Should Volvo take Polestar (PSNY) private? Investment research firm weighs in

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Should Volvo take EV maker Polestar (PSNY) private? Investment research firm Bernstein says it may make more sense.

Polestar built high-performance vehicles alongside Volvo for over two decades. After Geely bought out Volvo, Polestar was established as an independent electric vehicle brand in 2017.

The brand’s first passenger vehicle, the Polestar 1, was a hybrid that offered up to 78 miles of all-electric range. Polestar’s first all-electric vehicle, the Polestar 2, was revealed in February 2019.

Since launching the Polestar 2 over three years ago, Polestar has expanded into 27 markets globally. The Polestar 2 has become a top seller in key EV markets like Norway, Sweden, Germany, and others.

Polestar hit a milestone with its 150,000th Polestar 2 rolling off the line last August. However, the EV maker has struggled to gain ground with rising competition.

The EV maker delivered 54,600 vehicles last year, up 6% from 2022. Despite cutting its delivery target in November, Polestar still missed it by over 5,000 units. Initially, Polestar expected to deliver 80,000 vehicles last year.

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Polestar 2 (Source: Polestar)

Polestar believes its upcoming electric SUV and first CUV will help spark demand. After delaying Polestar 3 production, the company is expected to begin building the electric SUV in early 2024.

Meanwhile, Polestar 4 production began in China in November. The EV maker sold 880 Polestar 4 models in China last year.

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Polestar 3 (left) Polestar 4 (right) (Source: Polestar)

Should Volvo take Polestar private?

Polestar’s deliveries fell in the last three months of the year due to a “challenging market,” according to CEO Thomas Ingenlath.

The EV maker now expects 2023 gross profit margins to be around break-even from the previously revised 2% target (down from 4%).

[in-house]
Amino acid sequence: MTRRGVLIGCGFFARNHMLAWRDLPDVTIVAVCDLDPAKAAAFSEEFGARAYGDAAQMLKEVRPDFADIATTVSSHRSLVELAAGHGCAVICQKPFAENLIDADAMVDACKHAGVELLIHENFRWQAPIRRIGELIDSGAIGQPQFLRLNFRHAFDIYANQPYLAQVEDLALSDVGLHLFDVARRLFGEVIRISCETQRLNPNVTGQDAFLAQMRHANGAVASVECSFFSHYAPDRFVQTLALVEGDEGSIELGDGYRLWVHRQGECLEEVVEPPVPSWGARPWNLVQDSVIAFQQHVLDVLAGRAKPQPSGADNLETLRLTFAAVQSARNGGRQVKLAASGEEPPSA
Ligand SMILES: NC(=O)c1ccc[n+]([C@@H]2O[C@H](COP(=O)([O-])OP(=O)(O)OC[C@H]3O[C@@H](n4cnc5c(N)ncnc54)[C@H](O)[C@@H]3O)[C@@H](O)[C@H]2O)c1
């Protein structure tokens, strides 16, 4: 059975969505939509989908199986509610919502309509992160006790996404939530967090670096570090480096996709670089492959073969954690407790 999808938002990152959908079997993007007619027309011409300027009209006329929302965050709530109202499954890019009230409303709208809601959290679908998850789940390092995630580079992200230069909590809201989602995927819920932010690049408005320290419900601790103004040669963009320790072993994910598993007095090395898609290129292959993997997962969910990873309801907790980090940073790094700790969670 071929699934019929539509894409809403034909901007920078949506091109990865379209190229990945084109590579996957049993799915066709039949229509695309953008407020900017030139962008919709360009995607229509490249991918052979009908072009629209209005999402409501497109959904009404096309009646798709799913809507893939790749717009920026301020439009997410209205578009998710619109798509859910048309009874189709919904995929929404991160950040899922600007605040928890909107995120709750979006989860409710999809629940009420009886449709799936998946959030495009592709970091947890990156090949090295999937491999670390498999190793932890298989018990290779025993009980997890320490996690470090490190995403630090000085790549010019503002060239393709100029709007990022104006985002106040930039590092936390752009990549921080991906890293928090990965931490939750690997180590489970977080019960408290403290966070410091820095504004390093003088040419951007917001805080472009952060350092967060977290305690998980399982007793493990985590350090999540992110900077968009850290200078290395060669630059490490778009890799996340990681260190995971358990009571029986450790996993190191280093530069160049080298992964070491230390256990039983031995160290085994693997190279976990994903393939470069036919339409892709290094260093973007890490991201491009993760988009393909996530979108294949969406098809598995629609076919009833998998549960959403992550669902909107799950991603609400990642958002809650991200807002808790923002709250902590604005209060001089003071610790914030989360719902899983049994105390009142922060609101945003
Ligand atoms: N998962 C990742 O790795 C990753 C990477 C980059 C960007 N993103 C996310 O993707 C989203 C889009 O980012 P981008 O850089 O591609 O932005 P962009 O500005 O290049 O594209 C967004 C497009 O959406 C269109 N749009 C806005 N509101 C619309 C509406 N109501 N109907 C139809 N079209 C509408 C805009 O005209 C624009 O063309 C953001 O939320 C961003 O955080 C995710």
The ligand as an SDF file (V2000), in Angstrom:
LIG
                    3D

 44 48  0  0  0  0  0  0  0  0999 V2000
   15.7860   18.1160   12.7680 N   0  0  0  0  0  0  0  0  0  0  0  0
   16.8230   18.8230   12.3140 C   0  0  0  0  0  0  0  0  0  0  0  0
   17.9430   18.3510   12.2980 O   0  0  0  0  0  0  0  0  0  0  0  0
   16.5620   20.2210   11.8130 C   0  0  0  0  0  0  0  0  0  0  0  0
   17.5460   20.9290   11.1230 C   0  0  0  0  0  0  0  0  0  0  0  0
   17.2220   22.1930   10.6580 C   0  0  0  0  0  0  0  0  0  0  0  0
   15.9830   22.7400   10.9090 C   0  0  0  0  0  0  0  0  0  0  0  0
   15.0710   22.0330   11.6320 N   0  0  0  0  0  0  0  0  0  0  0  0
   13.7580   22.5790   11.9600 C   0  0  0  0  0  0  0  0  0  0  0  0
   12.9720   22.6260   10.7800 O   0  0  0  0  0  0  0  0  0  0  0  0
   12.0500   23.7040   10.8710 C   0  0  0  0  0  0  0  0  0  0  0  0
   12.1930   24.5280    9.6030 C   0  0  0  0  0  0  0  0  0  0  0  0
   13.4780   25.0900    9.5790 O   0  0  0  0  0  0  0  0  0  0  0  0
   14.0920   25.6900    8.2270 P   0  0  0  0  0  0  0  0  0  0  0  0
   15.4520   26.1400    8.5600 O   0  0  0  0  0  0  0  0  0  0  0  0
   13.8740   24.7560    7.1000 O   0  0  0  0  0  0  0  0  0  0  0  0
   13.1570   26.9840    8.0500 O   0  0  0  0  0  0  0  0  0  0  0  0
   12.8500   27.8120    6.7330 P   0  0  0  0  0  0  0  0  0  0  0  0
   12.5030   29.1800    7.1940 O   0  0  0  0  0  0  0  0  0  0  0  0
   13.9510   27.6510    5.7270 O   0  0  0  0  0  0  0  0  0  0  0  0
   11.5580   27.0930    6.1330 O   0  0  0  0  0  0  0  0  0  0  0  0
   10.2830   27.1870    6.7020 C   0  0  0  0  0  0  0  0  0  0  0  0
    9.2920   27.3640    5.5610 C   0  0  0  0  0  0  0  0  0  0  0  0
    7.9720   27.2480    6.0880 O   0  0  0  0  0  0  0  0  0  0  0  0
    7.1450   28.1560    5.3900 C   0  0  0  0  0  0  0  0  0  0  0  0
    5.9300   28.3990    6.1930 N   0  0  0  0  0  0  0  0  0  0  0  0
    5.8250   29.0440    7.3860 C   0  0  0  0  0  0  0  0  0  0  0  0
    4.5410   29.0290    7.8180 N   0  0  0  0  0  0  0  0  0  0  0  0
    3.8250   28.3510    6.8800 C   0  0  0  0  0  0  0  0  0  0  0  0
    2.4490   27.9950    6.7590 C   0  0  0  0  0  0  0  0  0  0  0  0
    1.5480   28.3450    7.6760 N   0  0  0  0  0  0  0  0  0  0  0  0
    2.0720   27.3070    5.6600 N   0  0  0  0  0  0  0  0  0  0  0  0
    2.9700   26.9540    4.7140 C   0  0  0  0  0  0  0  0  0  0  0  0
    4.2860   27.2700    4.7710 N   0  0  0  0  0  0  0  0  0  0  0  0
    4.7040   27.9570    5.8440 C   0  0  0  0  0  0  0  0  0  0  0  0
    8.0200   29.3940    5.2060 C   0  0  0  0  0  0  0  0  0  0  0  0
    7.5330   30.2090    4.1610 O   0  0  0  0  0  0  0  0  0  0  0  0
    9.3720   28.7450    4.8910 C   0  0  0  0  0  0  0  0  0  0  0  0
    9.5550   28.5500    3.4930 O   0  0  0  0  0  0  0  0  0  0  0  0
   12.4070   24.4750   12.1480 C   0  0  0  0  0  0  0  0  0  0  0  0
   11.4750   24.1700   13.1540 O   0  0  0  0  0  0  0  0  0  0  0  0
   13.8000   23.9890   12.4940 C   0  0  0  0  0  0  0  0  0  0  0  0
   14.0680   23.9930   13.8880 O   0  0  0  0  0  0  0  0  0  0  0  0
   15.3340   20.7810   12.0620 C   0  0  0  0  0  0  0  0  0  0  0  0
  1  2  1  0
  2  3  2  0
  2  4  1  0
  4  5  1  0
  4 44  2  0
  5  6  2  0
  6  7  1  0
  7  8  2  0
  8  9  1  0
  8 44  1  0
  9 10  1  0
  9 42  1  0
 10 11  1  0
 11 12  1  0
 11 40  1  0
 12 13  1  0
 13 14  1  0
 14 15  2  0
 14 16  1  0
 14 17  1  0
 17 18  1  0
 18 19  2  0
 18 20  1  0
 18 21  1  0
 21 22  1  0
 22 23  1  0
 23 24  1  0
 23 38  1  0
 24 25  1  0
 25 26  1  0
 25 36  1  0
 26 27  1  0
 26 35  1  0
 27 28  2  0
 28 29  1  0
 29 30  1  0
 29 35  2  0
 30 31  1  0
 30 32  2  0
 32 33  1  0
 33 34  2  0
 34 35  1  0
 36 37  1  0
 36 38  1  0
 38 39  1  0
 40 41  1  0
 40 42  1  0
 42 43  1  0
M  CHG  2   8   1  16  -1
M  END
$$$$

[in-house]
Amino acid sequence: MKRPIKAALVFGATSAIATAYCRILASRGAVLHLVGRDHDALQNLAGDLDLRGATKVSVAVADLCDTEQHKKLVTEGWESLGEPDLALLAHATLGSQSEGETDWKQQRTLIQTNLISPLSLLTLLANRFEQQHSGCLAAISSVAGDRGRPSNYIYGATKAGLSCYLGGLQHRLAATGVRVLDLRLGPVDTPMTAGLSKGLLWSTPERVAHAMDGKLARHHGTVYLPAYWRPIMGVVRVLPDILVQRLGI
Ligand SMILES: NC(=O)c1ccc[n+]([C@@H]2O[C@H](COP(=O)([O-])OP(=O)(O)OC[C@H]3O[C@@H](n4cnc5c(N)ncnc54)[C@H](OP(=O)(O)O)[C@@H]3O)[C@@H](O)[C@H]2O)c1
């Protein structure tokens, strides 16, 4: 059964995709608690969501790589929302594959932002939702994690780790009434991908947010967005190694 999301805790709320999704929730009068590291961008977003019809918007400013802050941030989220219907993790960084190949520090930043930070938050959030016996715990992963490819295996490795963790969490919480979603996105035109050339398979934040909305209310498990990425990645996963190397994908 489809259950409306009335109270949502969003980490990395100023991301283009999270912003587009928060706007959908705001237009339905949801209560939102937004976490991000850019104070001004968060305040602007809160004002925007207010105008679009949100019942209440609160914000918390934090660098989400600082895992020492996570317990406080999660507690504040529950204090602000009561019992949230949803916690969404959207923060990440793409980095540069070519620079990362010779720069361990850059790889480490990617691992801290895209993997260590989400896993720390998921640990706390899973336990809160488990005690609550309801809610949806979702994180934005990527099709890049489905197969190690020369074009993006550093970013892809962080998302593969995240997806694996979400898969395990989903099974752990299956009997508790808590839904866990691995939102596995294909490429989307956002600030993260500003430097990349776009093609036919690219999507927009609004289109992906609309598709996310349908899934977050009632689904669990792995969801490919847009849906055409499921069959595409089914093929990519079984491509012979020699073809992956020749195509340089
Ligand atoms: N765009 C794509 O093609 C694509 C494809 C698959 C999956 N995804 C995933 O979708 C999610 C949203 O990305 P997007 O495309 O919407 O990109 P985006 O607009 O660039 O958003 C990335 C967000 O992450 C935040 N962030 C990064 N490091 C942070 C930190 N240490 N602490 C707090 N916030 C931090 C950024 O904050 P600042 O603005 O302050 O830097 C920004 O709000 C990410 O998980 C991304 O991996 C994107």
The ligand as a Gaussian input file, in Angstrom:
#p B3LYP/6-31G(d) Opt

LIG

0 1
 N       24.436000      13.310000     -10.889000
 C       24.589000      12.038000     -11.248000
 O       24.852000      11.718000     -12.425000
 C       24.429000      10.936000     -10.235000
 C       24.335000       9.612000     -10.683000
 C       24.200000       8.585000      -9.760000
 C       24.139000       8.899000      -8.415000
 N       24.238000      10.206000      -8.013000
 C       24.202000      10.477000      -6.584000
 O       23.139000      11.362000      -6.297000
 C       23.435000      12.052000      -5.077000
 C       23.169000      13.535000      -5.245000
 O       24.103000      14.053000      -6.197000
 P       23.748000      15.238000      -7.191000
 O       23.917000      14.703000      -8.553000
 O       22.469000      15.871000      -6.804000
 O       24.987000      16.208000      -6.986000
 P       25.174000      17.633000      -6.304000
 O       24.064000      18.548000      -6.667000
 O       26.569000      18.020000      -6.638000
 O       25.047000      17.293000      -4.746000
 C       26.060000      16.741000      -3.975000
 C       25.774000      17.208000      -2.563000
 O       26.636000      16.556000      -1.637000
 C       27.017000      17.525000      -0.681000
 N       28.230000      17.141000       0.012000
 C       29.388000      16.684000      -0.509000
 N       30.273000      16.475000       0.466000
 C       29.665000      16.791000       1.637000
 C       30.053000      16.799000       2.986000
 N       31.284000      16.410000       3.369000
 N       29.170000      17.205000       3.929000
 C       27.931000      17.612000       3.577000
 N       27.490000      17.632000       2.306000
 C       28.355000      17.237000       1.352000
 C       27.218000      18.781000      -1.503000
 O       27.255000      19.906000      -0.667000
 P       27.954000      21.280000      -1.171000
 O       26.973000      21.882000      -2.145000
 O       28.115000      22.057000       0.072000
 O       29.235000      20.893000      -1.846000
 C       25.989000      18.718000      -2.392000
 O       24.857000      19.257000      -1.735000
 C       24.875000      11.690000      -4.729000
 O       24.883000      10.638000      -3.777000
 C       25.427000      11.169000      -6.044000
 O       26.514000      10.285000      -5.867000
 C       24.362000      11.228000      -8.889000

Although the delivery growth pushed revenue up to $367.7 million (+25%) in Q3, higher costs led to gross margins falling 63% to $36.3 million.

The rising costs led to an operating loss of $261 million (+33%). Polestar had $951.1 million in cash at the end of September, not including an additional $450 million loan from Volvo and Geely.

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Polestar (PSNY) stock chart over the past 12 months (Source: TradingView)

Polestar’s stock has fallen over 62% in the past 12 months and is down over 85% from its all-time highs.

Bernstein analyst Daniel Roeska said in a note that Polestar is “on a road to nowhere.” The note added, “We love the innovative asset-light strategy, we like the cars, but we don’t think the company should be a stand-alone equity.

The investment research firm is initiating coverage on Polestar’s stock with an underperform rating. It also gave it a $1.15 target share price, suggesting over 40% downside.

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Polestar 3 (Source: Polestar)

Roeska said that although “we would like to see the concept and brand survive,” it believes it “would make more sense for Polestar to eventually fold back into the Volvo Cars-Geely ecosystem.

Ingenlath defended the EV maker, saying, “Anybody interested in the value of the company only needs to go to the ticker to see that it is trading at $4 billion worth.”

He didn’t reveal whether Volvo or Geely was pushing Polestar to go private. Ingenlath did say, “It’s our own interest to not make this company always dependent on being funded by our shareholders.”

Electrek’s Take

Despite Q4 deliveries slowing, Polestar has a lot to look forward to. Its first electric SUV, the Polestar 3, is expected to launch soon.

In the US, the Polestar 3 will start at $83,900. It will come in two configurations – a long-range dual motor and a performance pack version. Both will be powered by a lithium-ion battery with 111 kWh capacity.

The standard version (starting at $83,900) will include up to 300 miles EPA range. The performance version will include 517 hp and 671 lb-ft of torque for a 0 to 60 mph sprint in 4.6 seconds. It will feature a 270-mile range for an MSRP of $89,900.

The electric SUV will face stiff competition, including the Rivian R1T, Tesla Model Y (and Model X), and BMW iX.

Polestar will also scale production of the Polestar 4 in China. The brand is deploying a “targetted approach” with key EVs hitting major auto markets.

Other EV startups, including Lucid, have struggled to gain traction, with new EVs flooding the market. Price cuts from leaders like Tesla and BYD have made it hard for rivals to compete.

Source: Bloomberg

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